Getting Compensation for COVID-19 Long-Haulers


COVID-19 Long-Haulers


By now, most of us know someone who has contracted COVID-19. Sadly, some of us have even lost family members or friends to the pandemic. Although researchers, epidemiologists, public health officials, and other experts have been working overtime to learn as much as they can about the virus that causes COVID and how to combat it, many questions remain. One of the most puzzling aspects of the pandemic is the emergence of "long-haulers,” or COVID-19 patients whose symptoms continue to incapacitate them long after their initial infection.


Michael Regan, a 50-year old patient who contracted an acute case of COVID-19 last spring near the outset of the pandemic in North America, spent time in the hospital and experienced symptoms such as coughing up blood. Now, almost a year later, Regan considers himself a long-hauler. He still experiences constant pain in his chest, nerve pain in his hands and legs, seizures, tremors, and loss of vision in one eye. "I realize that I have a lot of damage from COVID…it's changed my life completely," Regan says.


One aspect that baffles medical professionals is that some long-haulers, unlike Regan, initially showed only mild COVID symptoms. One 34-year old woman, who was sick with COVID-19 during the summer was never hospitalized and initially had minor symptoms: low-grade fever, fatigue, and shortness of breath. However, the woman is now dealing a wide variety of after-effects. These include debilitating symptoms like nausea and loss of appetite, dizziness, brain fog, confusion, sinus pain, and cognitive problems. "I'm really only able to function for maybe, tops, like four hours during a day," this patient says.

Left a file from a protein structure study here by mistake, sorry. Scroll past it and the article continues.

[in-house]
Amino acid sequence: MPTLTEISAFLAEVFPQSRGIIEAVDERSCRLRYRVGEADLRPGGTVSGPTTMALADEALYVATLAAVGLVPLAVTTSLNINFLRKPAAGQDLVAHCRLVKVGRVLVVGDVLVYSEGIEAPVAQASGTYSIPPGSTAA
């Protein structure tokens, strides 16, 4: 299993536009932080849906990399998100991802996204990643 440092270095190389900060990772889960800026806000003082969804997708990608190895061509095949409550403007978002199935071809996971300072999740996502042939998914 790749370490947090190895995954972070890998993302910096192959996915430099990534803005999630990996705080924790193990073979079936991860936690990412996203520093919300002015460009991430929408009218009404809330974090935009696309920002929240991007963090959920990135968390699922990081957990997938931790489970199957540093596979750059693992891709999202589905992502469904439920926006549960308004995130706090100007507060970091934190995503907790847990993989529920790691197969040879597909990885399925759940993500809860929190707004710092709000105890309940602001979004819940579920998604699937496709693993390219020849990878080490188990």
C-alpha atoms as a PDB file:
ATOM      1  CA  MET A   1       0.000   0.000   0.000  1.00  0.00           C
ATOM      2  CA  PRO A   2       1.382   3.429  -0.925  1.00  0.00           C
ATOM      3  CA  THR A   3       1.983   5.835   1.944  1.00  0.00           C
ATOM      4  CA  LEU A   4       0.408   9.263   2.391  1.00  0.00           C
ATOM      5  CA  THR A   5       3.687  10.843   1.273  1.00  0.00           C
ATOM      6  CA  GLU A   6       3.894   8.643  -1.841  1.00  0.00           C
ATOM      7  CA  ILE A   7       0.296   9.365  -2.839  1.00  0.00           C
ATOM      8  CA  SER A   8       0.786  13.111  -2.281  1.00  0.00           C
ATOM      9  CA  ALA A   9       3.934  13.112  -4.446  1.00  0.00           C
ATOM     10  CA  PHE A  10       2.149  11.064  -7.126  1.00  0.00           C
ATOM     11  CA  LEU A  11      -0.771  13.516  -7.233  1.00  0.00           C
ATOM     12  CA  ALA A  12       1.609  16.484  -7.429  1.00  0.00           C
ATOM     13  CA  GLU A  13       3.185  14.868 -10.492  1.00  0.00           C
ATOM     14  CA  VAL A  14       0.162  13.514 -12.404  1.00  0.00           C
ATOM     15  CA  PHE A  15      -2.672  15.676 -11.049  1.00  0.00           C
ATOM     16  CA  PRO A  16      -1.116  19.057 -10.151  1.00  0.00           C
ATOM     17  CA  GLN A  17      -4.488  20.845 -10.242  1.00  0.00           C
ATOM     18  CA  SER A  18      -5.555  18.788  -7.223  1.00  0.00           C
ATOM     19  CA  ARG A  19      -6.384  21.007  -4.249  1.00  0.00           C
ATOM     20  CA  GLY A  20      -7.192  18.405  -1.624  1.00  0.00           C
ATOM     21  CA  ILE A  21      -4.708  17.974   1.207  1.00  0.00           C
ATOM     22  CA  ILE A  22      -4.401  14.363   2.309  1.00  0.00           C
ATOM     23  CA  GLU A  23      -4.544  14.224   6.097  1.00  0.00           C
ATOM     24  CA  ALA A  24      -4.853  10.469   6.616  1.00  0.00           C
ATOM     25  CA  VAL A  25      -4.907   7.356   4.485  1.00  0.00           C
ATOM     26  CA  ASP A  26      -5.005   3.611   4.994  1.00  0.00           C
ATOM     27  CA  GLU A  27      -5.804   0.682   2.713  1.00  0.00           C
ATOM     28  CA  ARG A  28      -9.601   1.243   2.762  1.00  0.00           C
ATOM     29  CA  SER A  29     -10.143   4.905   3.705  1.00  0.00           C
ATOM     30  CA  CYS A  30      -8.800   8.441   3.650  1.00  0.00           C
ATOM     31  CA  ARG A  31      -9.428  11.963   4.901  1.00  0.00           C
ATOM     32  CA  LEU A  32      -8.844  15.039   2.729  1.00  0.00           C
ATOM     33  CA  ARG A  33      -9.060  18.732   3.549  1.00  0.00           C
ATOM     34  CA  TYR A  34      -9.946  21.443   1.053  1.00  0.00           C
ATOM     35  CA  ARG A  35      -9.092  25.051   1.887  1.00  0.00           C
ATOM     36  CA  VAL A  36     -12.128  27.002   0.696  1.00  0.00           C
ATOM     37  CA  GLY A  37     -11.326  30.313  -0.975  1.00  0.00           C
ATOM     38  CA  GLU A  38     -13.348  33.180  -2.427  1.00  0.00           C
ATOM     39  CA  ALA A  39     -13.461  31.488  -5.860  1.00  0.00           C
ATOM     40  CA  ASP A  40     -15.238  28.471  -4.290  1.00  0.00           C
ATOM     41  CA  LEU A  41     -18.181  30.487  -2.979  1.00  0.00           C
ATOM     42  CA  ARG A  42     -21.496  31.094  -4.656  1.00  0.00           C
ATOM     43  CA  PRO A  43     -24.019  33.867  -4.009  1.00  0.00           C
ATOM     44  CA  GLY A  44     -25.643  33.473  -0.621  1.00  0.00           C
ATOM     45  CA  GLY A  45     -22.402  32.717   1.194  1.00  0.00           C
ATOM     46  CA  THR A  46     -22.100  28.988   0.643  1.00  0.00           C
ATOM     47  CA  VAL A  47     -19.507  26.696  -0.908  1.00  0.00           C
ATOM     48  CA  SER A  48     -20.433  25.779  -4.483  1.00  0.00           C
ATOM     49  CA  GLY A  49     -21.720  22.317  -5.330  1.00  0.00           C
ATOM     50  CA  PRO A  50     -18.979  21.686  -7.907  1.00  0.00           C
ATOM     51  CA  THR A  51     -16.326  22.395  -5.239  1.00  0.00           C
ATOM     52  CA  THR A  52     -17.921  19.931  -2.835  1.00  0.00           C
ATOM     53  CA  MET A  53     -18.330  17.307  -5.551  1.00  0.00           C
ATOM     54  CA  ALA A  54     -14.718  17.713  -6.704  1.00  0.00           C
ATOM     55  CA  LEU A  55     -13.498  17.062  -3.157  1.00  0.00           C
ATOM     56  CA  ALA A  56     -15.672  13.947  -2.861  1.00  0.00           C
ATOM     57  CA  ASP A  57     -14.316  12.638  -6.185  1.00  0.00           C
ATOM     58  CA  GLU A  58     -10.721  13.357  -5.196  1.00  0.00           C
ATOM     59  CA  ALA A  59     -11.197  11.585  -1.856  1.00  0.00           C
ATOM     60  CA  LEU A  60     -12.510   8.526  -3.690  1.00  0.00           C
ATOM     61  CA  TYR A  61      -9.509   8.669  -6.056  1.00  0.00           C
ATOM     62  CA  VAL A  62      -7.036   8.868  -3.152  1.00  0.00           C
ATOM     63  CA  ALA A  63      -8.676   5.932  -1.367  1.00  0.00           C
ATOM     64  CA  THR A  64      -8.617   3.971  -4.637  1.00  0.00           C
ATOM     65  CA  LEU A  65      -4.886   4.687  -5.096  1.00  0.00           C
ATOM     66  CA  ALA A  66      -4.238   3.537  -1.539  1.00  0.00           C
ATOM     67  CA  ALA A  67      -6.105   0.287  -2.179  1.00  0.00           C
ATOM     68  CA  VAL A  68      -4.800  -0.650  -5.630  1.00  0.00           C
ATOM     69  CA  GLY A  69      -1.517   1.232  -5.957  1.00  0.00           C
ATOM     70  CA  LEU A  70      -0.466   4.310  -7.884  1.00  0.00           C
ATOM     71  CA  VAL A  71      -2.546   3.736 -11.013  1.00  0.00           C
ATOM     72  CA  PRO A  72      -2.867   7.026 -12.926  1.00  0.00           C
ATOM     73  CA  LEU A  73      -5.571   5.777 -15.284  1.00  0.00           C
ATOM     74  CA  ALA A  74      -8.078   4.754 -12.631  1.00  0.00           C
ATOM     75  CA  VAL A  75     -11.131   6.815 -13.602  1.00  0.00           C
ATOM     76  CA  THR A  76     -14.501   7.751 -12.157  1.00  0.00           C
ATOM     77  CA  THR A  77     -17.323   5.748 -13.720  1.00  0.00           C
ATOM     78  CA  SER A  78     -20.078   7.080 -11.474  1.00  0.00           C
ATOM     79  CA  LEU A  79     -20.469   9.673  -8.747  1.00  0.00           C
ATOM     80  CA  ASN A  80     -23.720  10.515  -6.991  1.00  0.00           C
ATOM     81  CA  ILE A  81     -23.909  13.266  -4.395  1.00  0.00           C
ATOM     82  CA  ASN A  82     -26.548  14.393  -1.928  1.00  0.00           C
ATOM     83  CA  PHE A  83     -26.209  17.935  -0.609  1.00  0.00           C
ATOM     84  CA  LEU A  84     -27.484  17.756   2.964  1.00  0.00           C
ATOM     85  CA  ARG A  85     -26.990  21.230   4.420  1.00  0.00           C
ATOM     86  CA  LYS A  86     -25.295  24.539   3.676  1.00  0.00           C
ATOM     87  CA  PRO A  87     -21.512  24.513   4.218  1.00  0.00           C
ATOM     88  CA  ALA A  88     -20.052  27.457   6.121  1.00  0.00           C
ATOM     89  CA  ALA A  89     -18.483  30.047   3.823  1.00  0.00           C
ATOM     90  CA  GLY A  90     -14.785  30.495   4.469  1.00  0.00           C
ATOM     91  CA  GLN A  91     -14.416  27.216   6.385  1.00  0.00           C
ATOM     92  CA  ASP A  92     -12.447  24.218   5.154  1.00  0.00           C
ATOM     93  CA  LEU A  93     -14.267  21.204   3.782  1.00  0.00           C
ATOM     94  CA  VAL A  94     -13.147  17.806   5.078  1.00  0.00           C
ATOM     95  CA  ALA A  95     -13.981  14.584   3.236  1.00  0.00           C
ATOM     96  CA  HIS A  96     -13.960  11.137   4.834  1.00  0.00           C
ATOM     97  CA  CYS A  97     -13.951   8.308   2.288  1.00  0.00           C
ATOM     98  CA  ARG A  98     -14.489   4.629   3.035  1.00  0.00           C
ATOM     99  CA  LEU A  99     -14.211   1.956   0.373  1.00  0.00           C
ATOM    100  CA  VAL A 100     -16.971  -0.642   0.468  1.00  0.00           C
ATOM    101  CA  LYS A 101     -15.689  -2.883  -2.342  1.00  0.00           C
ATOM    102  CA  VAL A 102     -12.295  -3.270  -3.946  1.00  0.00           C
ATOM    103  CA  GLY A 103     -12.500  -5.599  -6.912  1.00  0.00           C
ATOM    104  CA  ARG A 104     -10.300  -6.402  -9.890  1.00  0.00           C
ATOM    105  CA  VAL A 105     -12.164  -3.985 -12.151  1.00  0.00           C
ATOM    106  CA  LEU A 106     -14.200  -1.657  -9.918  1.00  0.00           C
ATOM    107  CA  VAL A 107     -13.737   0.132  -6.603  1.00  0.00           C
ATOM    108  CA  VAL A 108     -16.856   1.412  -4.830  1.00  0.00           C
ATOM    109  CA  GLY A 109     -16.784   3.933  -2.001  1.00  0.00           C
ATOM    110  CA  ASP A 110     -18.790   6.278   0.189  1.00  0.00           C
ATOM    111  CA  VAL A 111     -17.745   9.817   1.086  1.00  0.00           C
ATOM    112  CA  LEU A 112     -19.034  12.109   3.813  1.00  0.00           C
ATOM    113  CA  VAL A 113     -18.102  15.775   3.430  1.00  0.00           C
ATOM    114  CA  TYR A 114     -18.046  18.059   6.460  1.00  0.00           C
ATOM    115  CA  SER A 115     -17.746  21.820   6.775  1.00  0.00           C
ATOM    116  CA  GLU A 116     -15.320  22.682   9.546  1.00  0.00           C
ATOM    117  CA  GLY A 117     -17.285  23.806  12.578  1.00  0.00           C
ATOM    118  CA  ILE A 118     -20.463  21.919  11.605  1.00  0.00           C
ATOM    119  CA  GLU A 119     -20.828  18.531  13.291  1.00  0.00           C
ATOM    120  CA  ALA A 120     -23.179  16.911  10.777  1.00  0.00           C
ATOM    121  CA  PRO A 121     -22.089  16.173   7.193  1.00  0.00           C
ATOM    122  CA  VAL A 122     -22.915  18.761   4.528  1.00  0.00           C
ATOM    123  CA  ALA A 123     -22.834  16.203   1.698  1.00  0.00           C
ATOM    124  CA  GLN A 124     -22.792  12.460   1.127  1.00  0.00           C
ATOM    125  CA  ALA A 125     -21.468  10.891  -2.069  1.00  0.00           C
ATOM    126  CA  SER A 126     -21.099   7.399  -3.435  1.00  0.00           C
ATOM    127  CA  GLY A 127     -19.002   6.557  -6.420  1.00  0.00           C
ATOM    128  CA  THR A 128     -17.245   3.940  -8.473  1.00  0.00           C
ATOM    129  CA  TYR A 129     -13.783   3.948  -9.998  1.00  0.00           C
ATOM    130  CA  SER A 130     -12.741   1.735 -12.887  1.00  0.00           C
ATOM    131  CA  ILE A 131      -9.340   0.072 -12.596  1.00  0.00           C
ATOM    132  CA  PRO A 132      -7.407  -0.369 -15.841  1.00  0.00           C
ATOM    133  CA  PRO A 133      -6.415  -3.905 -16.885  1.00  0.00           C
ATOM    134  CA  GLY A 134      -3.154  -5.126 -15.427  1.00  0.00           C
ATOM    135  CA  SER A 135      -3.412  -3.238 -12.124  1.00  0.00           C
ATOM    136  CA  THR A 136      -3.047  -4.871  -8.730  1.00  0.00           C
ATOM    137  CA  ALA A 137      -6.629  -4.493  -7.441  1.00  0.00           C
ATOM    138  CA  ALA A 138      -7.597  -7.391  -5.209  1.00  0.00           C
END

Implications for Long-Haulers


Although the picture regarding long-haulers is unclear, doctors fear that there may tens of thousands of cases where the after-effects of the initial COVID infection leaves patients unable to return to work or deal with everyday tasks. With the causes unknown, doctors are left to treat individual symptoms as they occur, and long-haul patients are scrambling to find information that can help. In an essay for the Washington Post, one long-hauler wrote, "I’m going around in circles looking for any kind of answer, but mostly it seems like they’re [medical professionals] guessing. I’ve been told I might have Lyme disease, or something called POTS syndrome, or chronic fatigue, or fibromyalgia, or anxiety and depression…I need help with everything. I can’t really drive… I feel like a burden. My husband is the full-time worker, full-time caretaker, full-time housekeeper.”” 


The "long-haul” phenomenon has insurance implications, too. If a significant percentage of COVID patients develop chronic symptoms, will their insurance companies provide benefits? Toronto’s Chantal Renaud is experiencing many of the debilitating symptoms of other long-haulers. She says she’s operating at about 10% of her previous ability and has been unable to work. But Renaud’s insurance company denied her claim, leaving her family facing an uncertain future.


Obtaining Compensation


If you are a COVID-19 "long-hauler” who has been denied short-term or long-term disability coverage by your insurance company, contact a personal injury law firm today. A personal injury lawyer understands the medical system, the legal system, and the insurance system and can help you to get the compensation you deserve.